Ex-Trump lawyer Michael Cohen to testify in front of Congress

Trump's former lawyer who pleaded guilty to charges last year will appear before US House of Representatives next month.

    Michael Cohen, US President Donald Trump's former lawyer, pleaded guilty to several charges [File: Jeenah Moon/Reuters]
    Michael Cohen, US President Donald Trump's former lawyer, pleaded guilty to several charges [File: Jeenah Moon/Reuters]

    President Donald Trump's former lawyer Michael Cohen has agreed to appear before a US House of Representatives committee on February 7.

    Cohen said in a statement on Thursday that he had accepted an invitation by the panel's Democratic chairman, US Representative Elijah Cummings, to appear publicly before the Committee on Oversight and Government Reform.

    "I look forward to having the privilege of being afforded a platform with which to give a full and credible account of the events which have transpired," Cohen said in the statement.

    Cohen was sentenced in December to a total of three years in prison for his role in making illegal hush-money payments to women to help Trump's 2016 election campaign and lying to Congress about a proposed Trump Tower project in Russia.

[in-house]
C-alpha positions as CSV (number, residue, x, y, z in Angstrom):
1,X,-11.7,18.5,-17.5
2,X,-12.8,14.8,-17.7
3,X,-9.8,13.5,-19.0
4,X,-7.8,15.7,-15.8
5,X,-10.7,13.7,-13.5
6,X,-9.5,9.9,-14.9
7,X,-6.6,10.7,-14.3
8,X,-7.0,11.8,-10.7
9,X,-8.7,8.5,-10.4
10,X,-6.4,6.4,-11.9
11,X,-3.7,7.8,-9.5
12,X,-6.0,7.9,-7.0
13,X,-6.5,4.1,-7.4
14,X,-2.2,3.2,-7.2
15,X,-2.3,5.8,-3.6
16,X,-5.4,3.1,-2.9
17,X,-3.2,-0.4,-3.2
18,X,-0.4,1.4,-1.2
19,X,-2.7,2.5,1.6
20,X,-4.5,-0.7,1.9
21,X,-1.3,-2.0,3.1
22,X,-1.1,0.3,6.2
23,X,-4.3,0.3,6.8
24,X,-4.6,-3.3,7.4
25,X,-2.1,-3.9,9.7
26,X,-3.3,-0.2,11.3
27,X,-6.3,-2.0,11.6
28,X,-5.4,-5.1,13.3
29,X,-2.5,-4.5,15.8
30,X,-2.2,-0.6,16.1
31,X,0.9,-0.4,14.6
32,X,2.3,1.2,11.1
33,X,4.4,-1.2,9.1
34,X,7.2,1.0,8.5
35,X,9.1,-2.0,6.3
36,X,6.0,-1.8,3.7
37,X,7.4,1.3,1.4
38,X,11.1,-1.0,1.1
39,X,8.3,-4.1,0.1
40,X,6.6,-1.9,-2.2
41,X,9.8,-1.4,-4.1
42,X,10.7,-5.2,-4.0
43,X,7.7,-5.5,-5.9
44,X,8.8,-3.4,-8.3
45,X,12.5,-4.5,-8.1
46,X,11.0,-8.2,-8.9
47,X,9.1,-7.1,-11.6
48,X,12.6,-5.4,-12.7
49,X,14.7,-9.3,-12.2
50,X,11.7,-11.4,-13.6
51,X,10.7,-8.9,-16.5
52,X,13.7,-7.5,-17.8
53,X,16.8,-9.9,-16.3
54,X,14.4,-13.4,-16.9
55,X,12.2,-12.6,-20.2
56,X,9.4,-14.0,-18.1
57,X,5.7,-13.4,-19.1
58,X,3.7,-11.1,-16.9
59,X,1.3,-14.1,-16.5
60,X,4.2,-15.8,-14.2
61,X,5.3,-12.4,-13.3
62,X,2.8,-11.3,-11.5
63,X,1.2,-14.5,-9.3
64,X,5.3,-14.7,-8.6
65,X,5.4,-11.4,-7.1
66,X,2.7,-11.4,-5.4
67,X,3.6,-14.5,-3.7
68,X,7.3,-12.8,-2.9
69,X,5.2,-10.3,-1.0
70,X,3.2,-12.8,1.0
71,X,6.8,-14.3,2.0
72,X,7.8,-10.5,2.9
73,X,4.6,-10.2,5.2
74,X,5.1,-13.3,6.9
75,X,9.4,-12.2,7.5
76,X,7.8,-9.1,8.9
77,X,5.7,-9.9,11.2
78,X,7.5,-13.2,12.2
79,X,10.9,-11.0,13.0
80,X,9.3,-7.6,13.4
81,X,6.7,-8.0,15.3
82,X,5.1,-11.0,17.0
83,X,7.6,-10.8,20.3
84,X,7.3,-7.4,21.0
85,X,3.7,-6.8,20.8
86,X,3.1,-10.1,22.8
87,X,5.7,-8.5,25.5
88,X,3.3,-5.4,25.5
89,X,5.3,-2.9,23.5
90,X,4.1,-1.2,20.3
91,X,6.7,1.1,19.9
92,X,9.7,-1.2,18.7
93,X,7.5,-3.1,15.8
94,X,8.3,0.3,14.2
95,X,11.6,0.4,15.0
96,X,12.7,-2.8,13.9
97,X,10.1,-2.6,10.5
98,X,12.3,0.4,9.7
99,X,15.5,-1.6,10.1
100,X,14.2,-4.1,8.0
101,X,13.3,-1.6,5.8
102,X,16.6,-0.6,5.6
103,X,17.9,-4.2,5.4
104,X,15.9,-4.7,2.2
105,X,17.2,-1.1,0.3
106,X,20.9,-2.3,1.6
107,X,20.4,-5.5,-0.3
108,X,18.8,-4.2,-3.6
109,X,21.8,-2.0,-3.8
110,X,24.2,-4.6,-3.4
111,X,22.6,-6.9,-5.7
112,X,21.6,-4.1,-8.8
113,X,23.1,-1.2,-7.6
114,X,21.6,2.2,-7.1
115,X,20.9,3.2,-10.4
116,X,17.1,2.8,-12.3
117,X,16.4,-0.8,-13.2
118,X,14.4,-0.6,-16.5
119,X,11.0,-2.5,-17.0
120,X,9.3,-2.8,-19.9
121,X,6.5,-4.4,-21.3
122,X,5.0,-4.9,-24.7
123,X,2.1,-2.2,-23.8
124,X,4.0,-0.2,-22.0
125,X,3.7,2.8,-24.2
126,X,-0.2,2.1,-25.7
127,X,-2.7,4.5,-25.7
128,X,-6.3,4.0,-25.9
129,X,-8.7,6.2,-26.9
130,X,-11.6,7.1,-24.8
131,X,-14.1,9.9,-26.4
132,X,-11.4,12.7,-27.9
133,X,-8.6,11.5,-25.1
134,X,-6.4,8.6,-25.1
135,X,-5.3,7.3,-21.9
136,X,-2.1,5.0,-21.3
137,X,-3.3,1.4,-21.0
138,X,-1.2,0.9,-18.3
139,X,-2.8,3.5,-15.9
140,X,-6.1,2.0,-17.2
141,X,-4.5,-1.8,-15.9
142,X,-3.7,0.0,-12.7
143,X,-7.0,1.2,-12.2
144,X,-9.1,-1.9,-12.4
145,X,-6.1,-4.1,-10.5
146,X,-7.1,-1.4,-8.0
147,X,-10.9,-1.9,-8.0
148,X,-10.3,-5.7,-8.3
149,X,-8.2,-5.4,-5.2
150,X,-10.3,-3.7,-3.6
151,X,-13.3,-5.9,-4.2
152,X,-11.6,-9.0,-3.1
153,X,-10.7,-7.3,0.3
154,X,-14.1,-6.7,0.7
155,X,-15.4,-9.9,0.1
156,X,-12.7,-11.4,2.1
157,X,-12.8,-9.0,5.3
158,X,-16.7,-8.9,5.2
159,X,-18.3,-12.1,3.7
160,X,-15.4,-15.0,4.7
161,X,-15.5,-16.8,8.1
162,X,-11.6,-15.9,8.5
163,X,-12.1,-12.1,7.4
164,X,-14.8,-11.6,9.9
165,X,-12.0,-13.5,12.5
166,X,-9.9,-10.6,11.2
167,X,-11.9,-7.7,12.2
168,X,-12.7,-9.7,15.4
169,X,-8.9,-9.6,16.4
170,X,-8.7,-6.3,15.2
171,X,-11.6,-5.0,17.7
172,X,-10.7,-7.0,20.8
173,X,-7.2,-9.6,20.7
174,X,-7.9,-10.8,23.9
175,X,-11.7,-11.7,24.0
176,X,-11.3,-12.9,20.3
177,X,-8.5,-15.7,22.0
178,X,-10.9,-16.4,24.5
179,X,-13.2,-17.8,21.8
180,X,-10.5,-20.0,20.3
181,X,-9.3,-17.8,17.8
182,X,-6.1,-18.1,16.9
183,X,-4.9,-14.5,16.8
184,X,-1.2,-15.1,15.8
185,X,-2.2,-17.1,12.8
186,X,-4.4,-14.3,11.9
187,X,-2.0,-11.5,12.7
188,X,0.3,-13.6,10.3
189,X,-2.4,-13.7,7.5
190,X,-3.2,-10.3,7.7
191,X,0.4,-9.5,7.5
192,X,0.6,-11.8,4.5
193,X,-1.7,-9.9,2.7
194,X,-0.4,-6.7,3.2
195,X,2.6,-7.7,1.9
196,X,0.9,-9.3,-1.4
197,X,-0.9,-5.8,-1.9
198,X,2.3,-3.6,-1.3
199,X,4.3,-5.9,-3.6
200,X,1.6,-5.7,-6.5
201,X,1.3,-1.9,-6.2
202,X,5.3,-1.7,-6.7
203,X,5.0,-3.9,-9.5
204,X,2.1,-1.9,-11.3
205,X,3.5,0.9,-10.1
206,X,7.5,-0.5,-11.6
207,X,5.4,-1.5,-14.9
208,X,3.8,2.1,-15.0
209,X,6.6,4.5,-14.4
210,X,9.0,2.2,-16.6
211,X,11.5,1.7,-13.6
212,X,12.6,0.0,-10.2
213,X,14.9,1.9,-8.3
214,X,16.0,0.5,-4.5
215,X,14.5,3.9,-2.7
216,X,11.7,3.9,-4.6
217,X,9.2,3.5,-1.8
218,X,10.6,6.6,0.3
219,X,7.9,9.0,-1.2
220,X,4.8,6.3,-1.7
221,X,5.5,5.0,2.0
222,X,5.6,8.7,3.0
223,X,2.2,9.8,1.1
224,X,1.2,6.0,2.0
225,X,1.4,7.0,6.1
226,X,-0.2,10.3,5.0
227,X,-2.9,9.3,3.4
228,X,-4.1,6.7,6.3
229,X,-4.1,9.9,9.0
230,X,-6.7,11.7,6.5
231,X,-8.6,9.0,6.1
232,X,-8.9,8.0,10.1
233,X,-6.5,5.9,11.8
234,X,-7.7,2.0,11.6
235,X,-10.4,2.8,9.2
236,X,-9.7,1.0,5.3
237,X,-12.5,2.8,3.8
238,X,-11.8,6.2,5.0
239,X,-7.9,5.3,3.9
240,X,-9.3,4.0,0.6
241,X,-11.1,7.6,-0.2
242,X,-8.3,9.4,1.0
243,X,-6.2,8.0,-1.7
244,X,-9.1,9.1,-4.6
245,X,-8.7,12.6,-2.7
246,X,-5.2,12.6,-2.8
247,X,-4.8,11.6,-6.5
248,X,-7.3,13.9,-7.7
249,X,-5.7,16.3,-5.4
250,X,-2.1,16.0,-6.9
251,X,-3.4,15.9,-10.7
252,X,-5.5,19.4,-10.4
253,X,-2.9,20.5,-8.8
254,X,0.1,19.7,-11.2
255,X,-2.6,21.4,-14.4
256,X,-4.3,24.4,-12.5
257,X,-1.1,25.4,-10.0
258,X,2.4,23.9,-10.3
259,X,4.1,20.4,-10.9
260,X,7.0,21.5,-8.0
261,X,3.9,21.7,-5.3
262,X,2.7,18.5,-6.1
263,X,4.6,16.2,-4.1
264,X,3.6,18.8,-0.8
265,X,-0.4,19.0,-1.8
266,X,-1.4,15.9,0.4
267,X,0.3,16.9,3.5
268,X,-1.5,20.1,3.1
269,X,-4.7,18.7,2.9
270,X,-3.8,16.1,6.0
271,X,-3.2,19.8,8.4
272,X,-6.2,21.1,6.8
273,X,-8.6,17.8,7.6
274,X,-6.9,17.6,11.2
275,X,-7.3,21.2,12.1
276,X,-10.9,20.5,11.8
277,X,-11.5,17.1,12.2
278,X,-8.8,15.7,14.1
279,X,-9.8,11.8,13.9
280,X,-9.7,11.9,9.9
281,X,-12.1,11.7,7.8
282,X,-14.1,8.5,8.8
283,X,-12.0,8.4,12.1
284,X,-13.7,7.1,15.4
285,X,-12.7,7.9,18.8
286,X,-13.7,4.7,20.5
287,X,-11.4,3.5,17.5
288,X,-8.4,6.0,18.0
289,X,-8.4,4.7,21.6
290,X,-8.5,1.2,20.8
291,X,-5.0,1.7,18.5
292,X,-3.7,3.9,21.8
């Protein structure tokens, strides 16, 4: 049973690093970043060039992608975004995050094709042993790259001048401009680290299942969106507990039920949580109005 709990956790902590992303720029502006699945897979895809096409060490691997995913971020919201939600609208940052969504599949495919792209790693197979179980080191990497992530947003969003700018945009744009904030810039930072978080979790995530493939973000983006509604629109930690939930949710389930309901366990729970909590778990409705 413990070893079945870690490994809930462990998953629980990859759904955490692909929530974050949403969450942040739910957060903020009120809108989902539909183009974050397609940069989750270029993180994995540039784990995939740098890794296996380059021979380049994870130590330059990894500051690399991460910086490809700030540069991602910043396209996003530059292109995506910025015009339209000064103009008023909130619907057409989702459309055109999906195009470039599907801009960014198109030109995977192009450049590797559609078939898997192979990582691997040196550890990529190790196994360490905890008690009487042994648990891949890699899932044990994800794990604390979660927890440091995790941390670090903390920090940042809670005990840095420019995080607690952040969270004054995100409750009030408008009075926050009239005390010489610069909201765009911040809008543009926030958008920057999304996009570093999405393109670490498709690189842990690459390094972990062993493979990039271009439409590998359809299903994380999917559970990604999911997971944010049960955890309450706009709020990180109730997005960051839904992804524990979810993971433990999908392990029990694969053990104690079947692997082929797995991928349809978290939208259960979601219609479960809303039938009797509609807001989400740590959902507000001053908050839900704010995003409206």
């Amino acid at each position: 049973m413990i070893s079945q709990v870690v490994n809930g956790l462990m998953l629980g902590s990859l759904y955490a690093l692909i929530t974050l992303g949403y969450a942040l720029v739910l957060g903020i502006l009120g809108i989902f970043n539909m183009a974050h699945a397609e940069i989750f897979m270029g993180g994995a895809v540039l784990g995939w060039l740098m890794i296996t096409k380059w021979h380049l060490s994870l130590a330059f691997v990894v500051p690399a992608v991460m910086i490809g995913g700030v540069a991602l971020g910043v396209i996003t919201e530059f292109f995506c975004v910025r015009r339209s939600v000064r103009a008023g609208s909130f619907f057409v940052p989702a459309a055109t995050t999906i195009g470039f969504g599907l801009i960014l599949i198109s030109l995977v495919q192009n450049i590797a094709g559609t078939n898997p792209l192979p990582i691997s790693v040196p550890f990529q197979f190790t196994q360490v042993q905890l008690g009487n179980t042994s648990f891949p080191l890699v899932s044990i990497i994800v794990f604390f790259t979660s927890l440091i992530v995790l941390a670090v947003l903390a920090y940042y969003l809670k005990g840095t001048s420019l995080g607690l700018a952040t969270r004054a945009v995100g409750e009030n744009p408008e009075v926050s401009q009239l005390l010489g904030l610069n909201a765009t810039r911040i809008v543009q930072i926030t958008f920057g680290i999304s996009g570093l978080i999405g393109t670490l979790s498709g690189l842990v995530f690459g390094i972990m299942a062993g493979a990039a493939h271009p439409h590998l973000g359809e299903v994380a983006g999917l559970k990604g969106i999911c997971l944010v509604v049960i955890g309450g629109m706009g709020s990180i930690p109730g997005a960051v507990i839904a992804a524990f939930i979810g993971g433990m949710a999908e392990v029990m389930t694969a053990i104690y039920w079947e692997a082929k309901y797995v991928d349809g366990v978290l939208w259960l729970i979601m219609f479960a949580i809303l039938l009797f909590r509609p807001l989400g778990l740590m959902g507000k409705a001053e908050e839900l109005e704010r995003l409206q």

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    Cohen, Trump's self-described longtime "fixer", pleaded guilty to the campaign finance charge in August. In November, he pleaded guilty to making false statements, a charge that was brought by Special Counsel Robert Mueller, who is investigating possible coordination between Trump's campaign and Russia. 

    More appearances 

    The Oversight hearing may not be Cohen's only appearance.

    House Intelligence Committee Chairman Adam Schiff, a Democrat from California, said he welcomes Cohen's testimony before the Oversight panel. 

    But Schiff added that "it will be necessary, however, for Mr Cohen to answer questions pertaining to the Russia investigation, and we hope to schedule a closed session before our committee in the near future".

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    Cohen testified before the House intelligence panel in 2017, before his role in the federal investigations was fully known and when Republicans controlled the panel.

    The Republican-led committee later ended its investigation into the Russian interference in the 2016 presidential election, saying there was no evidence of collusion or conspiracy between Trump's campaign and Russia.

    Schiff wants to restart parts of that probe.

    SOURCE: News agencies